Professional valuation analysts (“analysts”) are often asked to provide expert testimony and other litigation support services with regard to intellectual property (I.P.) controversies. Before such controversies arise, analysts can help their clients to develop and implement procedures that protect the client’s intellectual property. Such procedures can also be used to (1) reduce the client’s exposure to I.P. litigation risk, and (2) increase the probability of a successful outcome if I.P. litigation does occur.
Analysts who have been involved in I.P. litigation are uniquely qualified to provide these consulting services to I.P. owners. First, analysts are trusted advisors to the senior management of I.P. owner companies. Second, as a result of their varied valuation, corporate finance, and capital markets experience, analysts should have a general awareness of the types and functions of typical client I.P. Third, analysts are experienced in procedures related to the inventory, documentation, and valuation of client company assets. The same procedures that analysts perform related to tangible and intangible property can be adopted for application to client I.P. Fourth, analysts are experienced at (1) identifying internal control weaknesses related to property management, and (2) recommending corrections to those weaknesses. The procedures presented in this discussion relate specifically to the client's internal control related to I.P. Fifth, analysts are familiar with risk assessment procedures. These procedures can be adapted to (1) identify, and (2) reduce the risks related to client I.P.
The term intellectual property includes four specific intangible assets: (1) copyrights, (2) trademarks, (3) patents, and (4) trade secrets. For purposes of this discussion, the term I.P. will also encompass intangible assets directly related to I.P., such as patent applications, trade dress, engineering drawings and technical documentation, computer software, and all of the contractual rights related to I.P. exploitation. And, for purposes of this discussion, the term “I.P. owner" includes owners, developers, inventors, licensors, joint venturers, and others with a direct or indirect I.P. ownership interest.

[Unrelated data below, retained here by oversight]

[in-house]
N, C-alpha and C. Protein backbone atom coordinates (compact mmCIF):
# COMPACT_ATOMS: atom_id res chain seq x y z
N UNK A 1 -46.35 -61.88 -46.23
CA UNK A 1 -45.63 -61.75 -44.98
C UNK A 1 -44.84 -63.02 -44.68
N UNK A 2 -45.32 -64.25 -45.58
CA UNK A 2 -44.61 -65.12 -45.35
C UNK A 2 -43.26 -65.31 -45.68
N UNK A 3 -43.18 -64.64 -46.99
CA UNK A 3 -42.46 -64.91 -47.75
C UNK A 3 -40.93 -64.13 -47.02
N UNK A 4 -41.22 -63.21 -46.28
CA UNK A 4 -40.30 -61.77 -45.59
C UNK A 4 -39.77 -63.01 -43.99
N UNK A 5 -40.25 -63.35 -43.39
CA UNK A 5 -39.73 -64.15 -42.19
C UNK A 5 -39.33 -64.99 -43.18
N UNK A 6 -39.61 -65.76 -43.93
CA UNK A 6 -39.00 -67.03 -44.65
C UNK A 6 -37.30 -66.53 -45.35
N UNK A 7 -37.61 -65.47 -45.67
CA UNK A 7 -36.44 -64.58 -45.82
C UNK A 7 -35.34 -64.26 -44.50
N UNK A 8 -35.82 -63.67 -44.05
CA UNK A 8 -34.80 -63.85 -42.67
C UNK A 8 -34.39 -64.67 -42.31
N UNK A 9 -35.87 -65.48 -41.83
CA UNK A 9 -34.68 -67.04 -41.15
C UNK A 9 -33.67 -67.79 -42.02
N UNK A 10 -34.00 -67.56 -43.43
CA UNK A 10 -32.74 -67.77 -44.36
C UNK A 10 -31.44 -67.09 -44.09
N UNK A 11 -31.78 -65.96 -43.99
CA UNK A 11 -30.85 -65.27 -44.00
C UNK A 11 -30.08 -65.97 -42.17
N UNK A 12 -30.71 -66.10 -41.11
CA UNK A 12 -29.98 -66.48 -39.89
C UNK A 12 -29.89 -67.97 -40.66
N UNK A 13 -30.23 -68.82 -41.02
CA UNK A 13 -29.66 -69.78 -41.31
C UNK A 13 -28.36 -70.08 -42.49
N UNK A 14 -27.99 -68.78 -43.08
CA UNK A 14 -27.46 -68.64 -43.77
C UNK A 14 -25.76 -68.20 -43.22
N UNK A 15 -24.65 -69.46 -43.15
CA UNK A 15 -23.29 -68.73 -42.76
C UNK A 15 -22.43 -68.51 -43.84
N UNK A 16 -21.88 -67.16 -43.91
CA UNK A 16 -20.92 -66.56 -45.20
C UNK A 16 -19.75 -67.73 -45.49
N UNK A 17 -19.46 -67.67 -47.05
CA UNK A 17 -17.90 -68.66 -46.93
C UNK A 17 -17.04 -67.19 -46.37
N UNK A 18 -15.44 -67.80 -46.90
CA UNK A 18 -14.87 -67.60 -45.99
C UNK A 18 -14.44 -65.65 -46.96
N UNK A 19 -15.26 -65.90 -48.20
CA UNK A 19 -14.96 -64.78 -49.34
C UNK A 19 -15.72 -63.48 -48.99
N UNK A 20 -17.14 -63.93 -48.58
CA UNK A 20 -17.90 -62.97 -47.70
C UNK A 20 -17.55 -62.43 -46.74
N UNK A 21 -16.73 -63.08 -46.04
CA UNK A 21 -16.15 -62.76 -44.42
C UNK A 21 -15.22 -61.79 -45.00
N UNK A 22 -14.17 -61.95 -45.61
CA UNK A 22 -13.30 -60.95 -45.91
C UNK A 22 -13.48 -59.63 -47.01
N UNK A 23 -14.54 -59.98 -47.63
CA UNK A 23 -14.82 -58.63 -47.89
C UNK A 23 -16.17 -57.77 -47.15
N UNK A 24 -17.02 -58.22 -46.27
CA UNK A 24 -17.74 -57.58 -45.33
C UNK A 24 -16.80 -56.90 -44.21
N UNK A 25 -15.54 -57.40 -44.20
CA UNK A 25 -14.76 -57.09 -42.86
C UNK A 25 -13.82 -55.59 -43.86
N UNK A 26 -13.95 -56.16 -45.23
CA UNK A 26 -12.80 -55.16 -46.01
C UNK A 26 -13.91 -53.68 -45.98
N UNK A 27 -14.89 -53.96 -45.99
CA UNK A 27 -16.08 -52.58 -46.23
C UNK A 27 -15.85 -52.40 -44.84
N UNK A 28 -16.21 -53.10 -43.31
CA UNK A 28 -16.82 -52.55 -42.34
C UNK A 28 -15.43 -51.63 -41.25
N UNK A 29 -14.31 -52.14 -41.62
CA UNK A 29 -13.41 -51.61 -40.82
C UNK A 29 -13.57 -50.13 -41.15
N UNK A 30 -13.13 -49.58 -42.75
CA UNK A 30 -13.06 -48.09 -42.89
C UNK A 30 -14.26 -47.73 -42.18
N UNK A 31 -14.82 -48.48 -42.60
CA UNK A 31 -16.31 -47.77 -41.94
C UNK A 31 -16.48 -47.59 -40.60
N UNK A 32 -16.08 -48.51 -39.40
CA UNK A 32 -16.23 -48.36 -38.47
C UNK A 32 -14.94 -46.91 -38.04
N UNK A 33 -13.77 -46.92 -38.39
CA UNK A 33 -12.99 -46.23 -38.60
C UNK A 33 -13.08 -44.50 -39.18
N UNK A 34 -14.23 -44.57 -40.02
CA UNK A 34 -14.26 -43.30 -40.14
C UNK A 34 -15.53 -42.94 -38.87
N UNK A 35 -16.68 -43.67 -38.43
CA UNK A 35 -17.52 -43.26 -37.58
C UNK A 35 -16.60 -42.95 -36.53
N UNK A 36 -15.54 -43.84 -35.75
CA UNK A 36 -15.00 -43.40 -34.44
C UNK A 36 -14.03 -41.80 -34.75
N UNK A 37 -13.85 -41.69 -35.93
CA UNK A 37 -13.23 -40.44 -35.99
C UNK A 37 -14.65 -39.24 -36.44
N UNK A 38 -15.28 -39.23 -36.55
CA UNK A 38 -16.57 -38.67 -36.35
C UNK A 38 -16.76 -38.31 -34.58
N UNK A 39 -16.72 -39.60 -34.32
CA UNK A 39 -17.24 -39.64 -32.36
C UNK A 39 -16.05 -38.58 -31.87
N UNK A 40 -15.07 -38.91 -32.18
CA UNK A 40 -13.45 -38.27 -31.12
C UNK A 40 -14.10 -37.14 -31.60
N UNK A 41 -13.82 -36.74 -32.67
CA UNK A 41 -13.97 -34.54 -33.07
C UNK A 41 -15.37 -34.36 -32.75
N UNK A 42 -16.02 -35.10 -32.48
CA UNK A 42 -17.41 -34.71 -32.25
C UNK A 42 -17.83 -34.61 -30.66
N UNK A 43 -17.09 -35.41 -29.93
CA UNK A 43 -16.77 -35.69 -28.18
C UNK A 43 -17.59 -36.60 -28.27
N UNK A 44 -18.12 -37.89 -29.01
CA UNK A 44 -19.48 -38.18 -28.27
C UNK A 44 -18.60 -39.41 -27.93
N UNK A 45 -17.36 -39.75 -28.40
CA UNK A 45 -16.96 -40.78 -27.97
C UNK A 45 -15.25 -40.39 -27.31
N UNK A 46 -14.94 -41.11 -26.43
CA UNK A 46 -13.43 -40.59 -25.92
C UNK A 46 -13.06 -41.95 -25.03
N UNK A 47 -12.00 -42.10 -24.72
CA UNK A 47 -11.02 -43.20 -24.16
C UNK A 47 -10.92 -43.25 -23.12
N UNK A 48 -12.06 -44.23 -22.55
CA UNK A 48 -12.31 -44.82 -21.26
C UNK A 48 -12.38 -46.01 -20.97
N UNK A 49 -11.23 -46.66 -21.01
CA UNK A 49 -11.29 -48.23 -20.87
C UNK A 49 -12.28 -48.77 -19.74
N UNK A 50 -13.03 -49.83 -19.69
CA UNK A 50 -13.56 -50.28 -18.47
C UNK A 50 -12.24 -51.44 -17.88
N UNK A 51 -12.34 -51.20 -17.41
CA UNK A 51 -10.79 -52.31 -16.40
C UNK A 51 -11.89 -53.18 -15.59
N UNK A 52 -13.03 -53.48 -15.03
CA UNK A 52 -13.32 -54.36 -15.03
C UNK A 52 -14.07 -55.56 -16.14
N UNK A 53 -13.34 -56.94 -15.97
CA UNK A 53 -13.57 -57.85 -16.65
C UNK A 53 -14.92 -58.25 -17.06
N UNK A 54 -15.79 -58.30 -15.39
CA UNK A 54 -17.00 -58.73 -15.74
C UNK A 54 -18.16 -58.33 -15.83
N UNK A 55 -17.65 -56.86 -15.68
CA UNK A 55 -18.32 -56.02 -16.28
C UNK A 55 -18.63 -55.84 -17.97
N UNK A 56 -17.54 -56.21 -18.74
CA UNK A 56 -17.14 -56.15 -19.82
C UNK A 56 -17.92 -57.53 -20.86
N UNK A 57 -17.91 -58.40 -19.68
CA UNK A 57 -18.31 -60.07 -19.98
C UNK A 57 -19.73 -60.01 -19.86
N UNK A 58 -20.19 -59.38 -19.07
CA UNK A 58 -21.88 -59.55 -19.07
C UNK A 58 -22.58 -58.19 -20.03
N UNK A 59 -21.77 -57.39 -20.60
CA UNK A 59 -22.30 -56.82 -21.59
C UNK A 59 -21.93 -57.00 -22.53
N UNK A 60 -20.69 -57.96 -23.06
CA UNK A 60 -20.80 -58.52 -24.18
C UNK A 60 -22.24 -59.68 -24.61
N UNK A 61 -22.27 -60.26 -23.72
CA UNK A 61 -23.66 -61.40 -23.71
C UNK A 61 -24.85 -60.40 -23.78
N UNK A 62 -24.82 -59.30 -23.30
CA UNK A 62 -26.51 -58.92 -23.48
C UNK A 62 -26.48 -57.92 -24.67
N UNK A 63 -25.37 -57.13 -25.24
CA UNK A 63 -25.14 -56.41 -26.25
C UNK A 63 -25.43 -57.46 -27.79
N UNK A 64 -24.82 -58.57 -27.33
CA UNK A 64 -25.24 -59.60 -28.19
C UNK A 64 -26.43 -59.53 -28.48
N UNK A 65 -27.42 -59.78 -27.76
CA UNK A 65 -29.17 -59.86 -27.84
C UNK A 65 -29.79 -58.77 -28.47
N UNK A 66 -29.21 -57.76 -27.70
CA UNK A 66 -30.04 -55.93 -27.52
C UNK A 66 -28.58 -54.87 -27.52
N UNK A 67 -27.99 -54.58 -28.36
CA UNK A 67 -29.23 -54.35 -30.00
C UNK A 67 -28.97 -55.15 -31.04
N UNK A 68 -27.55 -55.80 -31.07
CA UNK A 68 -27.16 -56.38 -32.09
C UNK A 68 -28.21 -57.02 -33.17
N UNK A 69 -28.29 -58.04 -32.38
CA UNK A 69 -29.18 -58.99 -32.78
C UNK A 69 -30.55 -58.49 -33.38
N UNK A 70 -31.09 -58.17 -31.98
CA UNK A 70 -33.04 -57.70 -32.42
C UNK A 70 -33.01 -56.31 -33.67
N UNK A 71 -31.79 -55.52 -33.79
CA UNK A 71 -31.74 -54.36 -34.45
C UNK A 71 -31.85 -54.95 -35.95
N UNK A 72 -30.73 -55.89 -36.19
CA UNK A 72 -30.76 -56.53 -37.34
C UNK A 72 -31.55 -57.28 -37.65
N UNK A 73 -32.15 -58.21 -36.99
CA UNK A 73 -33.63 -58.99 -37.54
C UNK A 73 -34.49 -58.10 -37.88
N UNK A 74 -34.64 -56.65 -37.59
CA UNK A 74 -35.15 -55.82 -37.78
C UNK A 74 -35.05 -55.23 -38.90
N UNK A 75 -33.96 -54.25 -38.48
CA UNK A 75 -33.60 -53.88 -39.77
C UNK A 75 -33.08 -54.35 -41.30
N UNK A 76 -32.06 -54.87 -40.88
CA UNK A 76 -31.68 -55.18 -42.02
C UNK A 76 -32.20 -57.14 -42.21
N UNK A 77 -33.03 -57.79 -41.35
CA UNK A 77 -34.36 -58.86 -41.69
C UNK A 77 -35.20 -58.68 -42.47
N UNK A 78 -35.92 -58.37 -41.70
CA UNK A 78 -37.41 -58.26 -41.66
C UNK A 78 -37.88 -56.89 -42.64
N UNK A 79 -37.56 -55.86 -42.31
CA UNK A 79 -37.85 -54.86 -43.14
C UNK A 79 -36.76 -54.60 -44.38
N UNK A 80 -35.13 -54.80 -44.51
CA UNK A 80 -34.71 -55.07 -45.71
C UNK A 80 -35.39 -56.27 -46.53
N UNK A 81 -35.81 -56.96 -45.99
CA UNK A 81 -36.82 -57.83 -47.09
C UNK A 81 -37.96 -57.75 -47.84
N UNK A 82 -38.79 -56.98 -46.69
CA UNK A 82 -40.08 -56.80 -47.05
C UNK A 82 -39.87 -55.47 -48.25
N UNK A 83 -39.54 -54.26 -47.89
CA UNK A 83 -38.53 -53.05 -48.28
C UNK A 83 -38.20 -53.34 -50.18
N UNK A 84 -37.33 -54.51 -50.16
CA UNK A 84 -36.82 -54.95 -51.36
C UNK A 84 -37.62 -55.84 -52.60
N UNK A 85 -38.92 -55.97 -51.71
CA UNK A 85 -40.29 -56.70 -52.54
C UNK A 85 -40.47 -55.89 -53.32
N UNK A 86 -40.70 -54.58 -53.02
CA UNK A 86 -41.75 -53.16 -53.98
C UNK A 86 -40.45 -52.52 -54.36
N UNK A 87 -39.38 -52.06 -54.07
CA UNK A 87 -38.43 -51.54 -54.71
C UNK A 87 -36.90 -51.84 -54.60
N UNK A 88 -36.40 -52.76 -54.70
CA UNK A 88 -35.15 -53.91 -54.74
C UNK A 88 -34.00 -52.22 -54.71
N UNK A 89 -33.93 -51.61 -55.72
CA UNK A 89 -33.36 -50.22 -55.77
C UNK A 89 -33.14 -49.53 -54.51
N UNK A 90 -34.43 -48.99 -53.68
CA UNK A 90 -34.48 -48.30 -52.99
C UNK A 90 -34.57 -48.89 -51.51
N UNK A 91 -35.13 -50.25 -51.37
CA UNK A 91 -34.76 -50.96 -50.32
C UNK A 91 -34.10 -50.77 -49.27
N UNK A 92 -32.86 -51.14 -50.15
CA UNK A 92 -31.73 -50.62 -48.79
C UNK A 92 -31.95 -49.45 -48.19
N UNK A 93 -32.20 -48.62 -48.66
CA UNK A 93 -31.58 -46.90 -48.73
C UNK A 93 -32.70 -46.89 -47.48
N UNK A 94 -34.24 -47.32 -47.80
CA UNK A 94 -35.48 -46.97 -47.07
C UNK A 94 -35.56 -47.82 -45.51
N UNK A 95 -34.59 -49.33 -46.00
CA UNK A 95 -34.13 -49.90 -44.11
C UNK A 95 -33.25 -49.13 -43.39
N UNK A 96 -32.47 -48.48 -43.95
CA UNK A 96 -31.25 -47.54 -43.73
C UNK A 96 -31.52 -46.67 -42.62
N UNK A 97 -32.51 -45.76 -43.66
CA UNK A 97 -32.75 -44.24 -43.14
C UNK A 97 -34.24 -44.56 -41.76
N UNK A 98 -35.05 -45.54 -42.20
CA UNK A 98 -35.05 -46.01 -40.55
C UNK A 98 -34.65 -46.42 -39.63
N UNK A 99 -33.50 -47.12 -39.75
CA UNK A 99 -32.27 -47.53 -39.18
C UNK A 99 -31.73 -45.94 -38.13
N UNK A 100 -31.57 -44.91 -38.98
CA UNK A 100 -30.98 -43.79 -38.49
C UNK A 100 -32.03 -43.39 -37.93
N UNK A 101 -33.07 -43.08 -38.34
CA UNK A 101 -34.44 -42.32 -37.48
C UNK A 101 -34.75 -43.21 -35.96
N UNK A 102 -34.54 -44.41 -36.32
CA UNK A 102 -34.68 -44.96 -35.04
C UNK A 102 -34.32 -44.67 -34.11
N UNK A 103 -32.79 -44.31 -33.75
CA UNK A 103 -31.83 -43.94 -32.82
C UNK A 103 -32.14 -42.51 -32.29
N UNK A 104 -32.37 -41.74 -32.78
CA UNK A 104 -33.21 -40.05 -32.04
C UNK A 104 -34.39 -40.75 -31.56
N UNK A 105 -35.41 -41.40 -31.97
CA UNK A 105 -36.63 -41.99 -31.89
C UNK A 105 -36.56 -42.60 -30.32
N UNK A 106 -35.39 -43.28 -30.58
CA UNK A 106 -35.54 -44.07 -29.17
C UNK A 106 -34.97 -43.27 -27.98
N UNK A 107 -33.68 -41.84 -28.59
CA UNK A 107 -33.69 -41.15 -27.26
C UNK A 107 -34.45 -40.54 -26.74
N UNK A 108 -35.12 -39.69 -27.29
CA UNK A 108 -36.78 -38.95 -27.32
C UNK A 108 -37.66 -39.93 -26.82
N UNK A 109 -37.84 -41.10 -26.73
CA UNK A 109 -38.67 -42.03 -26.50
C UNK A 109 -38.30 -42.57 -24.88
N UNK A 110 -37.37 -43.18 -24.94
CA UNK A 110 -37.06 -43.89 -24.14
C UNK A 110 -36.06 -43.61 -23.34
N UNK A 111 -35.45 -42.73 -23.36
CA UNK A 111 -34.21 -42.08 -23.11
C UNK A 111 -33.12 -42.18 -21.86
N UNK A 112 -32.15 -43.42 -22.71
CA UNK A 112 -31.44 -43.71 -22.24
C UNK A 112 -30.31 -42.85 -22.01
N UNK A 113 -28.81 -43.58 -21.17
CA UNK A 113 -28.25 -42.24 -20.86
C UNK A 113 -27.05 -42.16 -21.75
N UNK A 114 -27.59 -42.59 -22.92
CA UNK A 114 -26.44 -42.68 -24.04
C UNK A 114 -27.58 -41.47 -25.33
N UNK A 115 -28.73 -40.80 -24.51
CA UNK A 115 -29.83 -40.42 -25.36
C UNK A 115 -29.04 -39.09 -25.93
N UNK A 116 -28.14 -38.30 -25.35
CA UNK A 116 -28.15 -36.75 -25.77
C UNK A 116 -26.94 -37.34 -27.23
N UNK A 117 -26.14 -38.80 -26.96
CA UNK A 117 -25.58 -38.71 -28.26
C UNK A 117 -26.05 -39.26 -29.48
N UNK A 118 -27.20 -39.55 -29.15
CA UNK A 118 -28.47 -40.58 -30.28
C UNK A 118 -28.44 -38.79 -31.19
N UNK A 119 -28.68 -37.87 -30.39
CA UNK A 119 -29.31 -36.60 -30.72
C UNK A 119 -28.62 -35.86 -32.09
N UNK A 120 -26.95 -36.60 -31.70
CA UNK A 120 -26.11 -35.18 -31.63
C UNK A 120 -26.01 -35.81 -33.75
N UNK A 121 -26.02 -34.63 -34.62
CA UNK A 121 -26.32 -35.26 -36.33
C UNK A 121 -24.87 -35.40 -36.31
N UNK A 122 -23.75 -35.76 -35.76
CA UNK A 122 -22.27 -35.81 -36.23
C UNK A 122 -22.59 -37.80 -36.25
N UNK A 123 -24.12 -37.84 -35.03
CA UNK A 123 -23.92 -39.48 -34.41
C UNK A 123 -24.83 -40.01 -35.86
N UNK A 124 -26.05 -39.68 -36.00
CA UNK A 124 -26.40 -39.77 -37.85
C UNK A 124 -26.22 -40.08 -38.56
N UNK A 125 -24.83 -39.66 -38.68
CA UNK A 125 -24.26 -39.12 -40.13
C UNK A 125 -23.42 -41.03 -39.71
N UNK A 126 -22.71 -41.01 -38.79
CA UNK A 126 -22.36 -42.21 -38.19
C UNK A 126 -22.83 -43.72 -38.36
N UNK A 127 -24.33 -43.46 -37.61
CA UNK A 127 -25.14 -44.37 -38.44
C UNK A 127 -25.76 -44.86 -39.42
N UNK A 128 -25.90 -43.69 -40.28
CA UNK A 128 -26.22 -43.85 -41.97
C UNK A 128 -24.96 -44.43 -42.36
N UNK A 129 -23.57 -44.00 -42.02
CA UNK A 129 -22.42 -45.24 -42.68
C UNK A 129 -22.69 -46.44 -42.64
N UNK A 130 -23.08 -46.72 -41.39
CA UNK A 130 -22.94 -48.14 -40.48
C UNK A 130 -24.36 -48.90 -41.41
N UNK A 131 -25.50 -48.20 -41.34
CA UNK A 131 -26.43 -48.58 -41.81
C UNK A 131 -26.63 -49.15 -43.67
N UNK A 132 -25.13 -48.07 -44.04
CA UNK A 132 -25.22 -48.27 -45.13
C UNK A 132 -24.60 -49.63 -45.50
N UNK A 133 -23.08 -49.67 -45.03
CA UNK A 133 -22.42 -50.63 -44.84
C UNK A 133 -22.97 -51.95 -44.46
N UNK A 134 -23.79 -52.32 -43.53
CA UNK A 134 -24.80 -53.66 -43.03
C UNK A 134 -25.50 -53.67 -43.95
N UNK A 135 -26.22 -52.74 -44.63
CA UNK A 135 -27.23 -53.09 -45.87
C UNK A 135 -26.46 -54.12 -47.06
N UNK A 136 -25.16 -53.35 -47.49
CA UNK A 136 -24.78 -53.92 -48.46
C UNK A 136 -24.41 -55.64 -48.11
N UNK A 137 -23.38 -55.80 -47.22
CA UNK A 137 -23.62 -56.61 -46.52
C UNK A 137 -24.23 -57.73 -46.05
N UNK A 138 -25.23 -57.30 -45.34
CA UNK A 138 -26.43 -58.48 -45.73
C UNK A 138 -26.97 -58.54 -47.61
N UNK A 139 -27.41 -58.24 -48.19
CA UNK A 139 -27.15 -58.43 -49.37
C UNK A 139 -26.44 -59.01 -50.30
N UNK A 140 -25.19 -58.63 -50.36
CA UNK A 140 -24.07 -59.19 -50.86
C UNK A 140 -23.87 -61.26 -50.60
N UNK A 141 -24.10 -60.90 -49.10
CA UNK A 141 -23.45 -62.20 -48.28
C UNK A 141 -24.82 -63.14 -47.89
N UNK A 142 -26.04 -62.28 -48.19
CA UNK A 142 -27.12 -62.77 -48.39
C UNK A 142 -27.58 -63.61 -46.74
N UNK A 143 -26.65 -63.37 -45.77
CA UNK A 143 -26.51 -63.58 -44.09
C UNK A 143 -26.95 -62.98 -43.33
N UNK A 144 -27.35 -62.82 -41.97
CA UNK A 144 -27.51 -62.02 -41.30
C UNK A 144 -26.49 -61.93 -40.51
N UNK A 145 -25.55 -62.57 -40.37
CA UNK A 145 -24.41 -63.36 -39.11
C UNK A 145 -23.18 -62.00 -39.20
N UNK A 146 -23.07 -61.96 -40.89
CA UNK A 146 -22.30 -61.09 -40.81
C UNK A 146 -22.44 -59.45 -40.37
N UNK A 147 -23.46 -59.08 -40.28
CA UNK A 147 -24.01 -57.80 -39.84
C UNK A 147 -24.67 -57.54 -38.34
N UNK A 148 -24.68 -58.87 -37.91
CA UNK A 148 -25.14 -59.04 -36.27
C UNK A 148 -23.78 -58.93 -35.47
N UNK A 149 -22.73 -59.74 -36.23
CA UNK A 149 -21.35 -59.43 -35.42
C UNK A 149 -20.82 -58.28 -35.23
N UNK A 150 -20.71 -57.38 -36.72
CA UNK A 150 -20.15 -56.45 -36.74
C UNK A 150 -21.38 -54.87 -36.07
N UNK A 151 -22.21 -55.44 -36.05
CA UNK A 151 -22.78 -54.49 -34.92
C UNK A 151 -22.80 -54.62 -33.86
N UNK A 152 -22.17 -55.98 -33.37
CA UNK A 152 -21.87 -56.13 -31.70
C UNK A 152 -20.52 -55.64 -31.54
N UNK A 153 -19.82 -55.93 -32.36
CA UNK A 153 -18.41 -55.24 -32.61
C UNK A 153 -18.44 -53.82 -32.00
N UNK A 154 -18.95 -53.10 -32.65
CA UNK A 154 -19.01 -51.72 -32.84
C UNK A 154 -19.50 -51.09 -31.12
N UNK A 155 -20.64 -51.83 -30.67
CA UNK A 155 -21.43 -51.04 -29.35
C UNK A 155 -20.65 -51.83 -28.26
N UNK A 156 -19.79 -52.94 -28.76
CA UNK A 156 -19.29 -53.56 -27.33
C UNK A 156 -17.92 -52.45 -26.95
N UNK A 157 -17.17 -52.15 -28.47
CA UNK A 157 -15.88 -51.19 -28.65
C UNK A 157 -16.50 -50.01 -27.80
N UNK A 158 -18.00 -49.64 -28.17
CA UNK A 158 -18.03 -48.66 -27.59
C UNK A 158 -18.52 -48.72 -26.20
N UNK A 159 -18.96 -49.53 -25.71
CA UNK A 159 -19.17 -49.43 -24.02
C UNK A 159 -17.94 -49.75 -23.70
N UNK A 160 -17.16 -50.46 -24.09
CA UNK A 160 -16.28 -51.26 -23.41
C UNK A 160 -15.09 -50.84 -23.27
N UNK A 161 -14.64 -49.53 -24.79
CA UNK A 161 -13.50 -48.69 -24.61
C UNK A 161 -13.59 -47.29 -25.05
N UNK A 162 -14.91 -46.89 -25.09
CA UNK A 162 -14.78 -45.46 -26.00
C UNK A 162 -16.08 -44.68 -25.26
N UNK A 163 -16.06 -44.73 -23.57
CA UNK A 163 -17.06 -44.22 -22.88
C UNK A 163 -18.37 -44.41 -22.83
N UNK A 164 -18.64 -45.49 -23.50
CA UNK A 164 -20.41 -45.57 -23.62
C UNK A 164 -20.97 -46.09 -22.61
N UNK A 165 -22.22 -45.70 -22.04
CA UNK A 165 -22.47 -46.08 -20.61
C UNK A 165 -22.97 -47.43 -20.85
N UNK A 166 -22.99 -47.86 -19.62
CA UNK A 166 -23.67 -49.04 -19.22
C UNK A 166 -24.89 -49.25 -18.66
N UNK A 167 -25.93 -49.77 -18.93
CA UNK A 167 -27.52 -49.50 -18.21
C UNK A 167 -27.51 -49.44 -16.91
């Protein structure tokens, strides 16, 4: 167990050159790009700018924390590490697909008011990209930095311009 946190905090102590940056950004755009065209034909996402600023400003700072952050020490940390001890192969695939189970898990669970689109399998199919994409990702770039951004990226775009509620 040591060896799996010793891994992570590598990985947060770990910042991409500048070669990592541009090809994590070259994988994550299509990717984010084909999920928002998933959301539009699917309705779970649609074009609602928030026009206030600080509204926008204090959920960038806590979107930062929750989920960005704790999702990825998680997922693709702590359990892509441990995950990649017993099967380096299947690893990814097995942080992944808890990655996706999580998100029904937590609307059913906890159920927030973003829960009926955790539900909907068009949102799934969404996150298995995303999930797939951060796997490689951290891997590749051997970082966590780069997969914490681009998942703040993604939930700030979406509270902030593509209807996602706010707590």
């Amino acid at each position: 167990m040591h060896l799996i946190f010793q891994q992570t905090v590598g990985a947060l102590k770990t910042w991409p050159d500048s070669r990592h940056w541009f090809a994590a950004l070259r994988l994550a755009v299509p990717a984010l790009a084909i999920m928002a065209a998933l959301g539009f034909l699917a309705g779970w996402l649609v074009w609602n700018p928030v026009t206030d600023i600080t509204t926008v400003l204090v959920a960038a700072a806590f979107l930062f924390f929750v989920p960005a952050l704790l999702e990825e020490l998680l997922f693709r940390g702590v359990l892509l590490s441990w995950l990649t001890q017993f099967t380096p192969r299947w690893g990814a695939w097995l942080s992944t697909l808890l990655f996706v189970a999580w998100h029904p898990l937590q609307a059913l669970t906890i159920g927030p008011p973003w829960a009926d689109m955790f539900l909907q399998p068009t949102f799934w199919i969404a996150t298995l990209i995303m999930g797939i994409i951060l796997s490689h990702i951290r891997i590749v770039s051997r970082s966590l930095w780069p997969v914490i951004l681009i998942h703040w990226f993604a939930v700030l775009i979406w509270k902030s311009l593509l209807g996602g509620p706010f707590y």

This discussion describes practical procedures intended to protect client's I.P. Analysts should tailor these procedures to fit individual client needs. In addition to recommending I.P. control procedures, analysts should assist clients with the documentation and implementation of these procedures.
I.P. owners often become involved in controversies that may escalate into litigation, such as infringement matters, contract disputes, license disputes, breach of noncompete/confidentiality agreements, taxation claims, eminent domain/ expropriation issues, bankruptcy matters, and others. The following procedures are intended to (1) decrease the probability that I.P. controversies will result in litigation, and (2) increase the probability of I.P. owner success if litigation cannot be avoided.
Procedure Number One. The I.P. owner should document the existence of all of the organization's intellectual property. The first step is to inventory all owned I.P. This procedure should include (1) the listing of all I.P., (2) a description of each I.P. on the listing, and (3) the recording of all I.P. registration information. This registration information should include: country/agency or registration, registration number, and original/renewal/expiration registration date. Additionally, this listing should include both domestic and international I.P. registrations.
The second step in this inventory procedure is to document the historical development process for each I.P. To the extent that the data is available, this documentation should include: (1) dates of the initial development phase, (2) individuals/departments responsible for development, and (3) information regarding development expenditures (both internal and external).
The inventory procedure should document both (1) developed I.P., and (2) I.P. currently under development. This procedure should document all owned I.P. and, to the extent possible, all licensed (both inbound and outbound licensed) I.P.
Procedure Number Two. The I.P. owner should centralize both (1) the inventory, and (2) the ownership of all I.P. The first step in this procedure is to centralize all I.P. documents (i.e., registration applications, registration certificates, licenses, important correspondence, etc.) in one location. This centralized location could be the corporate accounting department or corporate legal department. This centralized location could also be a plant engineering department or the field marketing department. The issue is that all important I.P. documentation should be centralized in one place which can be any convenient location within the I.P. owner organization.